Music roundup for May 8-14, 2014

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Kareesa Wilson, Special to The Gazette
Wednesday, May 7, 2014

Nickel Creek at 6:30 p.m. Saturday, May 10, The Riverside Theater, 116 W. Wisconsin Ave., Milwaukee. Tickets: $35-$45. Call 414-286-3663.

Nickel Creek, the bluegrass band for hipsters, is back. A breakout sensation in the early 2000s, Nickel Creek’s young musicians brought ’grass and folk to a new generation before abruptly disbanding.

The trio started in California 25 years ago and quietly released its 1993 debut album, “Little Cowpoke,” and 1997’s “Here to There.”

A chance meeting with bluegrass artist Alison Krauss was a game changer. Krauss produced Nickel Creek’s third self-titled album, which won a Grammy Award nomination and went platinum and beyond. The group never looked back. Three more albums and a Grammy followed before the band took an extended hiatus seven years ago.

After years of pursuing solo careers, Nickel Creek’s Chris Thile, Sara Watkins and Sean Watkins announced a new album and tour starting this year. Though each stood strong as a solo artist, there’s no question that united they form a powerhouse of bluegrass enticing enough to convert even the hardest rock n’ roll heart.

The Milk Carton Kids at 7:30 p.m. Saturday, May 10, Stoughton Opera House, 381 E. Main St., Stoughton. Tickets: $25. Call 608-877-4400.

If the Milk Carton Kids are missing on your radar, it’s time to tune in. This indie folk outfit’s sound is infectious and mesmerizing.

The California duo of Kenneth Pattengale and Joey Ryan started working together just three years ago and released their debut album, “Prologue,” to critical acclaim. Their popularity grew rapidly thanks to social media and extensive touring.

The Kids won a Grammy nod for their sophomore album, last year’s “The Ash and Clay.”

Their raw, tight vocals channel early Simon and Garfunkel, backed by acoustic guitar. It’s old-school folk for purists and fresh, uncluttered music for a hectic, rushed world.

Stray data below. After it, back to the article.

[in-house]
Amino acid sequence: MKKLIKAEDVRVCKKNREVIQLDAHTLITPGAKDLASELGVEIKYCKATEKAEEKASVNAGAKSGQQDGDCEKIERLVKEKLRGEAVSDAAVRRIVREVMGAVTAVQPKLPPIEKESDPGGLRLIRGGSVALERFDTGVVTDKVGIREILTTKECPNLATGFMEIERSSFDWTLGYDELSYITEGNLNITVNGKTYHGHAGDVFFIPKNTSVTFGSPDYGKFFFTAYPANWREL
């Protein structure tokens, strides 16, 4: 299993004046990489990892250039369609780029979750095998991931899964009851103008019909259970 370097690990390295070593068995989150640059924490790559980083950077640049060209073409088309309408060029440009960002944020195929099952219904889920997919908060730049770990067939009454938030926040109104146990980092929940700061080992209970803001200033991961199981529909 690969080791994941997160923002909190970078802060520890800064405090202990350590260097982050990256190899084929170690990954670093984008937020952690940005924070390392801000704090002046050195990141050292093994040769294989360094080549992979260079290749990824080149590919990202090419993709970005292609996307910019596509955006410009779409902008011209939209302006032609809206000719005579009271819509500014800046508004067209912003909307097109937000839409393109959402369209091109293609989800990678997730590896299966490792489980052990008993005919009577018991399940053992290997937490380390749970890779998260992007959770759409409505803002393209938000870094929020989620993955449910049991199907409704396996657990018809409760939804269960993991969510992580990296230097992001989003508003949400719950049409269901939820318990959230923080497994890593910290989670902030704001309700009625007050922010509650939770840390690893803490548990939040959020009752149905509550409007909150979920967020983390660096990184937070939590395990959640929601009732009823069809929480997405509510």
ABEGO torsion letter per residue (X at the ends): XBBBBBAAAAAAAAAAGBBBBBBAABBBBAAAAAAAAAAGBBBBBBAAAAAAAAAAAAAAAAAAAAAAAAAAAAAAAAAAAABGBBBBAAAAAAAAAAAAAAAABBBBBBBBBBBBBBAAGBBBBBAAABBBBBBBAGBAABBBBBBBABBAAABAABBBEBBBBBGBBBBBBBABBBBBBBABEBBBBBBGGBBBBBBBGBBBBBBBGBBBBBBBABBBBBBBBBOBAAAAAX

Big Top Chautauqua: Tent Show Radio Live at 8 p.m. Saturday, May 10, Capitol Theater, Overture Center for the Arts, 201 State St., Madison. Tickets: $25-$35. Call 608-258-4141.

Wisconsin’s answer to “A Prairie Home Companion” is Big Top Chautauqua.

Living up to its moniker, Big Top Chautauqua is a show of shows. Year after year, the Bayfield-based production brings together eclectic combinations of musicians, poets and talent on an ever-revolving schedule. It could be called an extravaganza, but that would sully this show’s class.

Chautauqua was founded in the late 1800s as an American adult education movement—a way of bringing lectures, music, politics and art to rural communities. Touring companies traveled the country pitching tents in town after town. Big Top Chautauqua adopted its name in an attempt to revive the nearly extinct concept.

The show’s host this year is best-selling author and Wisconsin native Michael Perry. He’s joined by the Blue Canvas Orchestra, with featured artists Blessed Feather and Madison violinist Ida Jo.

The Dan Band Live at 9 p.m. Saturday, May 10, Majestic Theatre, 115 King St., Madison. Tickets: $20. Call 608-255-0901.

If you take big-hair rock anthems seriously, you won’t like the Dan Band.

Led by actor and funnyman Dan Finnerty, this irreverent band of comedians holds nothing sacred—especially ’80s power ballads and pop songs by leading female artists. The band’s covers of such standards as “Total Eclipse of the Heart” and “Milkshake” are laced with swear words and ad-lib jibes that leave audiences laughing, crying and begging for more.

Finnerty has appeared in many movies. His roles in films such as “Old School,” where he sang “Total Eclipse of the Heart,” led him to form the Dan Band Live.

The band has released two albums and has filmed a live show for Bravo network. Entertainment Weekly called the Dan Band Live “the hottest ticket in town.”

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